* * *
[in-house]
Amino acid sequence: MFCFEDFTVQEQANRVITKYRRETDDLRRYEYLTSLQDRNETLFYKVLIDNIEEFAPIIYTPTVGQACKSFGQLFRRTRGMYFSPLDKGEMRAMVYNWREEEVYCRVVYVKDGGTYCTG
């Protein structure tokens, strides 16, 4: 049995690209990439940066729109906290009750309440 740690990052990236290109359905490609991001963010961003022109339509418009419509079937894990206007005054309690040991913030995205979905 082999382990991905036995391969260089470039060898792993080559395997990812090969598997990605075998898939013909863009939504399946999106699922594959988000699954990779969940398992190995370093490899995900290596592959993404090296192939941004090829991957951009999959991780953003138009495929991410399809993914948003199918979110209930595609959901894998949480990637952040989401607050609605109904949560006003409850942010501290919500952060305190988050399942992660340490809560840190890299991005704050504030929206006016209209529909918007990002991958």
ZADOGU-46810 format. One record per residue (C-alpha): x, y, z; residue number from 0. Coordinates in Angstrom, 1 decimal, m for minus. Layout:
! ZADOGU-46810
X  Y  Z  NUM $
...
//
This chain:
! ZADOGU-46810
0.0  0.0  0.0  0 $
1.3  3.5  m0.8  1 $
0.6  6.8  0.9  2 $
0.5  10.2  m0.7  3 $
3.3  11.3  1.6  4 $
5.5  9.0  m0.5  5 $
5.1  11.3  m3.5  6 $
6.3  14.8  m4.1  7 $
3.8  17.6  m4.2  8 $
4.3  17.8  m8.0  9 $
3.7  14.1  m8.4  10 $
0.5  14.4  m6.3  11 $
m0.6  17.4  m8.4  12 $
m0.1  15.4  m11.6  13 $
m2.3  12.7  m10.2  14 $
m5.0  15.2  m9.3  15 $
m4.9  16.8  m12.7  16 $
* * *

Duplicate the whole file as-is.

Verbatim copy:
[in-house]
Amino acid sequence: MFCFEDFTVQEQANRVITKYRRETDDLRRYEYLTSLQDRNETLFYKVLIDNIEEFAPIIYTPTVGQACKSFGQLFRRTRGMYFSPLDKGEMRAMVYNWREEEVYCRVVYVKDGGTYCTG
């Protein structure tokens, strides 16, 4: 049995690209990439940066729109906290009750309440 740690990052990236290109359905490609991001963010961003022109339509418009419509079937894990206007005054309690040991913030995205979905 082999382990991905036995391969260089470039060898792993080559395997990812090969598997990605075998898939013909863009939504399946999106699922594959988000699954990779969940398992190995370093490899995900290596592959993404090296192939941004090829991957951009999959991780953003138009495929991410399809993914948003199918979110209930595609959901894998949480990637952040989401607050609605109904949560006003409850942010501290919500952060305190988050399942992660340490809560840190890299991005704050504030929206006016209209529909918007990002991958």
ZADOGU-46810 format. One record per residue (C-alpha): x, y, z; residue number from 0. Coordinates in Angstrom, 1 decimal, m for minus. Layout:
! ZADOGU-46810
X  Y  Z  NUM $
...
//
This chain:
! ZADOGU-46810
0.0  0.0  0.0  0 $
1.3  3.5  m0.8  1 $
0.6  6.8  0.9  2 $
0.5  10.2  m0.7  3 $
3.3  11.3  1.6  4 $
5.5  9.0  m0.5  5 $
5.1  11.3  m3.5  6 $
6.3  14.8  m4.1  7 $
3.8  17.6  m4.2  8 $
4.3  17.8  m8.0  9 $
3.7  14.1  m8.4  10 $
0.5  14.4  m6.3  11 $
m0.6  17.4  m8.4  12 $
m0.1  15.4  m11.6  13 $
m2.3  12.7  m10.2  14 $
m5.0  15.2  m9.3  15 $
m4.9  16.8  m12.7  16 $